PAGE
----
weighting

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Weighting

When calculating an average from a given data set, the process of allowing some data points to affect the average more than others. For example, if one is calculating the average value of a stock index, one may weight the stocks with higher market capitalization greater than other stocks. Likewise, if one is determining a moving average over a given number of trading days, one may weight more recent trading days than those more distant. Weighting can lessen some of the disadvantages of taking the average of a data set instead of taking the median.

weighting

The assigning of a measure of relative importance to each of a group of variables that are combined. If an investor has 70% of his or her invested funds in stock A, which provides a current yield of 6%, and the remaining 30% of the invested funds in stock B, which provides a current yield of 12%, the weighted current yield of both securities is (0.70)(0.06) + (0.30)(0.12), or 7.8%.
Case Study The weighting of individual securities included in an index or average can have a major impact on the market price of both the individual securities included in the index as well as on movements in the index or average itself. Although a few averages are weighted according to each component's price (for example, the Dow Jones Industrial Average), and even fewer are unweighted (the Value Line Average), most are weighted on the basis of market capitalization. That is, the index or average is calculated using a combination of each component's security price and number of outstanding shares. In May 2001 Morgan Stanley Capital International (MSCI), the world's largest indexing company, announced its intention to alter the composition of the indexes the firm calculated and published. In addition to adding and deleting companies, the firm would alter the weighting of most of the securities included in the index. At the time of the announcement MSCI was using full market capitalization to weight the components. That is, the firm was using the total number of shares outstanding, even if some of these shares were unavailable for trading. The new weighting would use "free float," or the number of shares that were actually available to investors. This change was particularly important to shareholders of companies such as Deutsche Telekom and France Telecom because the significant portion of each firm's shares was owned by its government and would not be included under the revised weighting system. The revised weighting would make each of these securities less important in the calculation. It would also likely cause a decline in the price of each security as index funds sold the stocks to rebalance their portfolios. At the same time, other stocks that assumed greater weighting under the new system could be expected to increase in price as index funds accumulated the securities for their portfolios.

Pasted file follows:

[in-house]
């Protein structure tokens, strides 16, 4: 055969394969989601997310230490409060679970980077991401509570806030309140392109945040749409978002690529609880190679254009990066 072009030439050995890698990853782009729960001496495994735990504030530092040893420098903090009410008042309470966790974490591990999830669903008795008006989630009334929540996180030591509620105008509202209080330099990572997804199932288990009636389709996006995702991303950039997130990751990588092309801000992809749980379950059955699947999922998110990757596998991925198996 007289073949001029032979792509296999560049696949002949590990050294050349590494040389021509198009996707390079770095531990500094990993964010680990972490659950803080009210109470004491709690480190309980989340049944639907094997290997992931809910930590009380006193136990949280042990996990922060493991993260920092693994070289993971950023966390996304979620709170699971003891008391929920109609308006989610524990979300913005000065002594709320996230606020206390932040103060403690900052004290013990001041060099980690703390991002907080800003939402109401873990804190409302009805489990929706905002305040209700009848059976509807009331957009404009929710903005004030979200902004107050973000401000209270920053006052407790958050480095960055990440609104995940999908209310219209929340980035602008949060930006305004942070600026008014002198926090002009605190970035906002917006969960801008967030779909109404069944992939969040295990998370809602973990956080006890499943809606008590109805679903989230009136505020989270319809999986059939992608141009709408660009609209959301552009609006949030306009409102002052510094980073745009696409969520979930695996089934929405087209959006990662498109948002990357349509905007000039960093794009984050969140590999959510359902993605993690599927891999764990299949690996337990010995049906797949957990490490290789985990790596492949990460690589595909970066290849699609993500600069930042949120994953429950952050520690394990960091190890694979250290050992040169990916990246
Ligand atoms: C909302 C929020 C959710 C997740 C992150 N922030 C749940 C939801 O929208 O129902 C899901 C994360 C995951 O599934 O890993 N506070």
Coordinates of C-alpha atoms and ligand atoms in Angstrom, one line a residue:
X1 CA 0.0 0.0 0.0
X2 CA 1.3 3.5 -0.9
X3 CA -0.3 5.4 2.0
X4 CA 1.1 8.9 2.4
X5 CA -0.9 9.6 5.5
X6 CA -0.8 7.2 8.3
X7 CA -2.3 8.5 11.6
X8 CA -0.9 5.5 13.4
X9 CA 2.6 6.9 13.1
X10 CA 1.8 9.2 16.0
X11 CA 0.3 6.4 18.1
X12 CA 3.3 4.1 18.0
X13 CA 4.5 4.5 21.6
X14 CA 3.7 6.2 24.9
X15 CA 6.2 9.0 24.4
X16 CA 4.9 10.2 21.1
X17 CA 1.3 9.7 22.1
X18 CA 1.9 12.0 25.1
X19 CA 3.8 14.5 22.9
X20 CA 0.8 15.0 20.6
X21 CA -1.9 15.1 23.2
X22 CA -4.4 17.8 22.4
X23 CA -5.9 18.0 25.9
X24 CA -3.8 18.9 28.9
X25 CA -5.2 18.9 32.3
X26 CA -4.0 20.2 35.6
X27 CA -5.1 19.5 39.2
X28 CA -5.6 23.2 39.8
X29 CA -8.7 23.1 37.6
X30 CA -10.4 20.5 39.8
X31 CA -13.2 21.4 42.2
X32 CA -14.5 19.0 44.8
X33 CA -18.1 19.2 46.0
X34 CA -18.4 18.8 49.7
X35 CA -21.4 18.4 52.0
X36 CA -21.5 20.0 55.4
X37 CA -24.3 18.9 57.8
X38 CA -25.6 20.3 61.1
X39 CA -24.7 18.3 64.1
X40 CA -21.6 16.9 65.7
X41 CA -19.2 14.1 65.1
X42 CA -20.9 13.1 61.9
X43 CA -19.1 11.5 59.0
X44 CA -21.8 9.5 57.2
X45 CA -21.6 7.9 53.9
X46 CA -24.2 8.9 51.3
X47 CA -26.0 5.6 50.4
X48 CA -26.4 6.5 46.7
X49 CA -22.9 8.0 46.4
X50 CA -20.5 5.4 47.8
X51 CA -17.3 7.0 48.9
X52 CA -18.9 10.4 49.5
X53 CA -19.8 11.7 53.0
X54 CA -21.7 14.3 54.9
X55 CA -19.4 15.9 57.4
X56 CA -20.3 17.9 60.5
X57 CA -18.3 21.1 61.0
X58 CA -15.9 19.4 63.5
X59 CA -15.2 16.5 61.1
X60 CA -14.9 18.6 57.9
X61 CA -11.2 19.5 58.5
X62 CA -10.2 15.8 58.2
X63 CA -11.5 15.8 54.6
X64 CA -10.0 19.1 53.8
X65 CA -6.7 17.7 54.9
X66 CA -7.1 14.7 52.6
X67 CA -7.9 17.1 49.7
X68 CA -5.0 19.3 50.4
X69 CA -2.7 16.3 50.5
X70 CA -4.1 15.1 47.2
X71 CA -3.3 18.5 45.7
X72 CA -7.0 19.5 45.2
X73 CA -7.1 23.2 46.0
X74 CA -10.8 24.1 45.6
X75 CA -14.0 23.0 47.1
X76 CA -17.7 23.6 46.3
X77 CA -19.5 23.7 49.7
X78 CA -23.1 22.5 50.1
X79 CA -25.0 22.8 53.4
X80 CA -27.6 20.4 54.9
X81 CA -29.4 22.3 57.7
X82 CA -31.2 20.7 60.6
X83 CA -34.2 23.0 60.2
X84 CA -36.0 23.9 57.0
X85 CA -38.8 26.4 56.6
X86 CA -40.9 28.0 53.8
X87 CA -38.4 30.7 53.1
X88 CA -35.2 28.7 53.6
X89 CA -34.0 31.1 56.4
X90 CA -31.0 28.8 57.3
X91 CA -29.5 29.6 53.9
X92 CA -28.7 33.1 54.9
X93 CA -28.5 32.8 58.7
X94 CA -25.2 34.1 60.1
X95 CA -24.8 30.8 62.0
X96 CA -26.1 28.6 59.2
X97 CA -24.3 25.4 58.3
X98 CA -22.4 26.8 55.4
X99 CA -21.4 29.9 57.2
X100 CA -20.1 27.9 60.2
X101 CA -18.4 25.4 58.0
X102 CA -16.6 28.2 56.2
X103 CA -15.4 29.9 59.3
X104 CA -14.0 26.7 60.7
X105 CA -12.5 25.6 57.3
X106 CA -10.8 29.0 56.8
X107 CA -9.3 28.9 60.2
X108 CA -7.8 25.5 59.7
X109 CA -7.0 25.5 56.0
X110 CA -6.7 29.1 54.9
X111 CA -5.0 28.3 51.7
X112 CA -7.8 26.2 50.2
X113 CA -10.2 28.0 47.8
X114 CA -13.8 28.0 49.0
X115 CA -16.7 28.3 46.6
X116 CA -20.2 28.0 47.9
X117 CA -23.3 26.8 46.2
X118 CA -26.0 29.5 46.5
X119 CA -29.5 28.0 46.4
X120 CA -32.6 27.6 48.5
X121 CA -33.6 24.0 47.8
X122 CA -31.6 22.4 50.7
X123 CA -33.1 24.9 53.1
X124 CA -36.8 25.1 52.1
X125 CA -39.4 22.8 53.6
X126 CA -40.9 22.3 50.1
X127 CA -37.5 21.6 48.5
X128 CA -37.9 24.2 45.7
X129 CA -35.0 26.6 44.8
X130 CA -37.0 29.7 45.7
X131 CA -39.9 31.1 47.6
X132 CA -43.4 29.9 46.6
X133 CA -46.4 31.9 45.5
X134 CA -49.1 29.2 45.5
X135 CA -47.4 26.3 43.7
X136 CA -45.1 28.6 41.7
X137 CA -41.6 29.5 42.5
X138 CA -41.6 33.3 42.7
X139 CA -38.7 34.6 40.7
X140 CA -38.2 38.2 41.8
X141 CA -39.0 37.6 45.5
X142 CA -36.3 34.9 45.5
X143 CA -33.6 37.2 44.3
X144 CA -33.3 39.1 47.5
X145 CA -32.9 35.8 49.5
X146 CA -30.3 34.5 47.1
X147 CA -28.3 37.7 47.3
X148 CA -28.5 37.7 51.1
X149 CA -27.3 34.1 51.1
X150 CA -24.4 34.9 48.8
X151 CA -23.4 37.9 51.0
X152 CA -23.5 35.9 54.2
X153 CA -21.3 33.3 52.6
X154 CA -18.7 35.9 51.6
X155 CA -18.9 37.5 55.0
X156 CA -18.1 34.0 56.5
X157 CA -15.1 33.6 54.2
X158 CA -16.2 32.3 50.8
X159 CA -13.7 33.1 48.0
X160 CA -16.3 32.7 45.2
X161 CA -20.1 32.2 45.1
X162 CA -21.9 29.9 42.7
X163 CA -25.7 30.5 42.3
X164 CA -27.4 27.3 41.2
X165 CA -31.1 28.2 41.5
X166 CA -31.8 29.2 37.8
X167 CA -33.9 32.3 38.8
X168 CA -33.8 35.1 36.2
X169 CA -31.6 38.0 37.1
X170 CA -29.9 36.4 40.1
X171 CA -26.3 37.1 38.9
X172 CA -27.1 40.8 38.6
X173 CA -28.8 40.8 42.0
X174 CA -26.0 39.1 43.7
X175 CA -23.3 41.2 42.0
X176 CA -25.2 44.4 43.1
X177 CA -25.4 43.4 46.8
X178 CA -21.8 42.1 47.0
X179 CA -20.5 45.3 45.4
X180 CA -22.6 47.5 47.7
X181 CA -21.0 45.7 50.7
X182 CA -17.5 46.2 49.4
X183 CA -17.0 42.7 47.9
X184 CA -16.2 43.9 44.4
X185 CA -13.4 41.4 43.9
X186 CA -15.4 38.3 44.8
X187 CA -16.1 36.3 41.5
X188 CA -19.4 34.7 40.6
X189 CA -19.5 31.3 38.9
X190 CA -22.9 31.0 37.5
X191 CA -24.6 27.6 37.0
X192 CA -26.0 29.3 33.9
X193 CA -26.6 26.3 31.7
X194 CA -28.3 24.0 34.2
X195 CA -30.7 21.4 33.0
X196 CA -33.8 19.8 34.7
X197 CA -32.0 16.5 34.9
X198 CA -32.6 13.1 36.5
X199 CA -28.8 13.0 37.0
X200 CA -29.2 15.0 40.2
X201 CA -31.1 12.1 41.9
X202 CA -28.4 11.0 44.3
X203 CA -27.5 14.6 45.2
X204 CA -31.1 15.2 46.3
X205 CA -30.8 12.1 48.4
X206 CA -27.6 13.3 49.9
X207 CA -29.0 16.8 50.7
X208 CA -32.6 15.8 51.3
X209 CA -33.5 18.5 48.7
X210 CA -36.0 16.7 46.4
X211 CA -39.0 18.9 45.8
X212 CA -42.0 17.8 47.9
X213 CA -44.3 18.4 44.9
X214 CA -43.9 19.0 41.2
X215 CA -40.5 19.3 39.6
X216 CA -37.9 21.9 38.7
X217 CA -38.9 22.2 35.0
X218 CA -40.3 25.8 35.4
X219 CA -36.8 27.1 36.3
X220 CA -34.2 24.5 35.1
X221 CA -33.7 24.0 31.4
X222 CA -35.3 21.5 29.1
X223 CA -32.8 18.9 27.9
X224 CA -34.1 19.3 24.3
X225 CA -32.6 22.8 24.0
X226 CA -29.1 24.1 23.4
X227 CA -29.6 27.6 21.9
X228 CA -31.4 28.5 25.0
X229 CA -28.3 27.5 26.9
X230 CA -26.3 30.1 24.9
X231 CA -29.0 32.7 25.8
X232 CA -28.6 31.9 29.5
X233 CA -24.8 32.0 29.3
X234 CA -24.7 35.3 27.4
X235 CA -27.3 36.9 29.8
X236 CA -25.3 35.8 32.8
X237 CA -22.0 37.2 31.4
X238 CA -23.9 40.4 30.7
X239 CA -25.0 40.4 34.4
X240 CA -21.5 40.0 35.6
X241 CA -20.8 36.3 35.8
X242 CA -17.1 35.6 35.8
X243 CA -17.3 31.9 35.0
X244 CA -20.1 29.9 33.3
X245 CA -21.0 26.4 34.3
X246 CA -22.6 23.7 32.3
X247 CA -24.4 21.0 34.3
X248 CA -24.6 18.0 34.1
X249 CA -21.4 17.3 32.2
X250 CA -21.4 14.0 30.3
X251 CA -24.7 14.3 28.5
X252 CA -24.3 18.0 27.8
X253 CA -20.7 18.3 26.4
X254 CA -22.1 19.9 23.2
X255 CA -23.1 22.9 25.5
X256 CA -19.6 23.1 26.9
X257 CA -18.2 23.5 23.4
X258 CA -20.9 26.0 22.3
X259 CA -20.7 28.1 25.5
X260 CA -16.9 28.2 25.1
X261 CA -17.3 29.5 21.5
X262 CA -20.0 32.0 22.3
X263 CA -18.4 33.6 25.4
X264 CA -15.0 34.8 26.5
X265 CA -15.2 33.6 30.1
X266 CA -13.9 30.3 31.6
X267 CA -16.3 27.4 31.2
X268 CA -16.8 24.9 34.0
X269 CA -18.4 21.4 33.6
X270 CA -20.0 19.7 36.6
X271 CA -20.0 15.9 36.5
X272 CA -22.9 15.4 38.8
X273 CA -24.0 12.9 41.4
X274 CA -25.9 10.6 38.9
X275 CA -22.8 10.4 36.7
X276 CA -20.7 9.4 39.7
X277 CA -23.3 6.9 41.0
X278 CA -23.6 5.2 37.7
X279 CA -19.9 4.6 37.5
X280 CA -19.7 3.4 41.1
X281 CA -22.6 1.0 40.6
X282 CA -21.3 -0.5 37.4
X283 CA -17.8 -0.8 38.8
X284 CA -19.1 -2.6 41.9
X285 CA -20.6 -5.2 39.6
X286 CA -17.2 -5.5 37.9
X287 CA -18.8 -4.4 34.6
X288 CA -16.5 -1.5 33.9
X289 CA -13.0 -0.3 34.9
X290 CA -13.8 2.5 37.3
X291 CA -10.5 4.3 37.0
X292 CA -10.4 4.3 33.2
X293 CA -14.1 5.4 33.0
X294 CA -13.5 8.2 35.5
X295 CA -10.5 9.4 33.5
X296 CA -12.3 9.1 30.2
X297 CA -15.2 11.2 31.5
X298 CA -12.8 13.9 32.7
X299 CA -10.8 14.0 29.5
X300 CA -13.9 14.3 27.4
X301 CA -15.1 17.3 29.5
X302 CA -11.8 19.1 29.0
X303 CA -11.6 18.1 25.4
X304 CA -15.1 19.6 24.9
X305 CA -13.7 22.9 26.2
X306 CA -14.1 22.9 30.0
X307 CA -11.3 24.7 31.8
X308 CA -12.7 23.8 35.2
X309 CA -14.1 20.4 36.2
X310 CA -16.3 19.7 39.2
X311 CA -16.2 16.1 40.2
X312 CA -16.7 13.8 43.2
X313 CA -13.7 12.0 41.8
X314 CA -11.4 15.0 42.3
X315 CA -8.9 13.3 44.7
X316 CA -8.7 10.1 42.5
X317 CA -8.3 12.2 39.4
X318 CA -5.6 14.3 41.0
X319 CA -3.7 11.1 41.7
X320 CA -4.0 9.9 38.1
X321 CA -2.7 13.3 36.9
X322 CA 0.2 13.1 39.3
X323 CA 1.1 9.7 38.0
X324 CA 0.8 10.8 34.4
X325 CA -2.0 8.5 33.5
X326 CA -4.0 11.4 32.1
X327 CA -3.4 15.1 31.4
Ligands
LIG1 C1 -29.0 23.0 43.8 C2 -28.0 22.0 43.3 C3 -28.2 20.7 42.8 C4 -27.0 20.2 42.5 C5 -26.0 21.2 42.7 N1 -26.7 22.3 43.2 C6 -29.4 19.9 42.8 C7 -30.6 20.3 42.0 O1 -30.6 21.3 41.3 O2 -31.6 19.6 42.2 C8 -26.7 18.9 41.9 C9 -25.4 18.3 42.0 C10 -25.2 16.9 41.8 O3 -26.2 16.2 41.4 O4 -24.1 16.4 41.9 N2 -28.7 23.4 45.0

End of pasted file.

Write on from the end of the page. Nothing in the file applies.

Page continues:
References in periodicals archive ?
Observing the above and the fact that v is the root of [kappa]-disallowing gadgets for all [kappa] [member of] {n + 2,..., 2n}, we find that any proper weighting w from {0,1} satisfies xw (v) [member of] {n - 1, n, n +1}, as claimed.
We define a weighting of the edges of h(G), w : F [right arrow] {0,1} as follows.
But, from Fact 2.1, any proper weighting from {0,1} of h(G) satisfies xw (v) g {n - 1, n, n +1} for all v [member of] V.
Now note that every triangle xab, with only x having other adjacent edges (x is referred to as the top), contributes exactly 3 to xw (x) in any proper weighting w from {1 , 2}.
One can check that every proper weighting w from {1,2} of a graph adjacent to such a gadget only at x requires w(xc) = 2.
Note that in any proper weighting w from {1,2}, w(vx) [not equal to] w(vy); otherwise, since the weight contributed by gadgets to xw (x) and xw (y) is [kappa] - 3, then xw (x) = w(xv) + w(xy) + [kappa] - 3 = w(yv) + w(yx) + [kappa] - 3 = xw (y).
Fact 3.1 In f (G) the following holds: any proper weighting w from {1,2} satisfies xw (v) [[member of] {4n - 2, 4n - 1 , 4n} for every v [member of] V.